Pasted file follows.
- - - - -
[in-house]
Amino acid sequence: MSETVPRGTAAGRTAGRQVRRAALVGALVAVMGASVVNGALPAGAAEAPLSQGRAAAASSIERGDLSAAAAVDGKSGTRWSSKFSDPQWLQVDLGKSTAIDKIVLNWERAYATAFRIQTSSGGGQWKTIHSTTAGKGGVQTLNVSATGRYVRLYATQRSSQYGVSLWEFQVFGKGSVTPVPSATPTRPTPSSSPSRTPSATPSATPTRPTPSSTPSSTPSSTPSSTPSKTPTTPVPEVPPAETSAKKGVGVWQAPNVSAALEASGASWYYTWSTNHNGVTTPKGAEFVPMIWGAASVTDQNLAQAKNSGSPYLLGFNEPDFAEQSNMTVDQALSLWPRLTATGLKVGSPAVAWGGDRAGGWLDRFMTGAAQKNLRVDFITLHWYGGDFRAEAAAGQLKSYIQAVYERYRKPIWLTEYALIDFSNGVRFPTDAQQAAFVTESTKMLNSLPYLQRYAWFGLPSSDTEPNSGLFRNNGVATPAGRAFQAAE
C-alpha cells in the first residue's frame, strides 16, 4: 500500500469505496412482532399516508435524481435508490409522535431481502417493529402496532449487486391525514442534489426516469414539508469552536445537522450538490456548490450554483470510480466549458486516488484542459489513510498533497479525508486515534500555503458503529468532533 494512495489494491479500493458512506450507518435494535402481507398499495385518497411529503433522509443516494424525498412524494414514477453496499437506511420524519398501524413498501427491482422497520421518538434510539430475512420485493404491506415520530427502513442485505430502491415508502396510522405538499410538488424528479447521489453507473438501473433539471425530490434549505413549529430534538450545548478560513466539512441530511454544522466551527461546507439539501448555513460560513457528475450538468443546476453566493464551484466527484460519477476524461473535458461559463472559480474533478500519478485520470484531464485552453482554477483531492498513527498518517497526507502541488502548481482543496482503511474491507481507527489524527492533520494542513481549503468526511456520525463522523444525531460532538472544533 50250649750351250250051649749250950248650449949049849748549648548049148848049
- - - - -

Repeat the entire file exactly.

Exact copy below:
[in-house]
Amino acid sequence: MSETVPRGTAAGRTAGRQVRRAALVGALVAVMGASVVNGALPAGAAEAPLSQGRAAAASSIERGDLSAAAAVDGKSGTRWSSKFSDPQWLQVDLGKSTAIDKIVLNWERAYATAFRIQTSSGGGQWKTIHSTTAGKGGVQTLNVSATGRYVRLYATQRSSQYGVSLWEFQVFGKGSVTPVPSATPTRPTPSSSPSRTPSATPSATPTRPTPSSTPSSTPSSTPSSTPSKTPTTPVPEVPPAETSAKKGVGVWQAPNVSAALEASGASWYYTWSTNHNGVTTPKGAEFVPMIWGAASVTDQNLAQAKNSGSPYLLGFNEPDFAEQSNMTVDQALSLWPRLTATGLKVGSPAVAWGGDRAGGWLDRFMTGAAQKNLRVDFITLHWYGGDFRAEAAAGQLKSYIQAVYERYRKPIWLTEYALIDFSNGVRFPTDAQQAAFVTESTKMLNSLPYLQRYAWFGLPSSDTEPNSGLFRNNGVATPAGRAFQAAE
C-alpha cells in the first residue's frame, strides 16, 4: 500500500469505496412482532399516508435524481435508490409522535431481502417493529402496532449487486391525514442534489426516469414539508469552536445537522450538490456548490450554483470510480466549458486516488484542459489513510498533497479525508486515534500555503458503529468532533 494512495489494491479500493458512506450507518435494535402481507398499495385518497411529503433522509443516494424525498412524494414514477453496499437506511420524519398501524413498501427491482422497520421518538434510539430475512420485493404491506415520530427502513442485505430502491415508502396510522405538499410538488424528479447521489453507473438501473433539471425530490434549505413549529430534538450545548478560513466539512441530511454544522466551527461546507439539501448555513460560513457528475450538468443546476453566493464551484466527484460519477476524461473535458461559463472559480474533478500519478485520470484531464485552453482554477483531492498513527498518517497526507502541488502548481482543496482503511474491507481507527489524527492533520494542513481549503468526511456520525463522523444525531460532538472544533 50250649750351250250051649749250950248650449949049849748549648548049148848049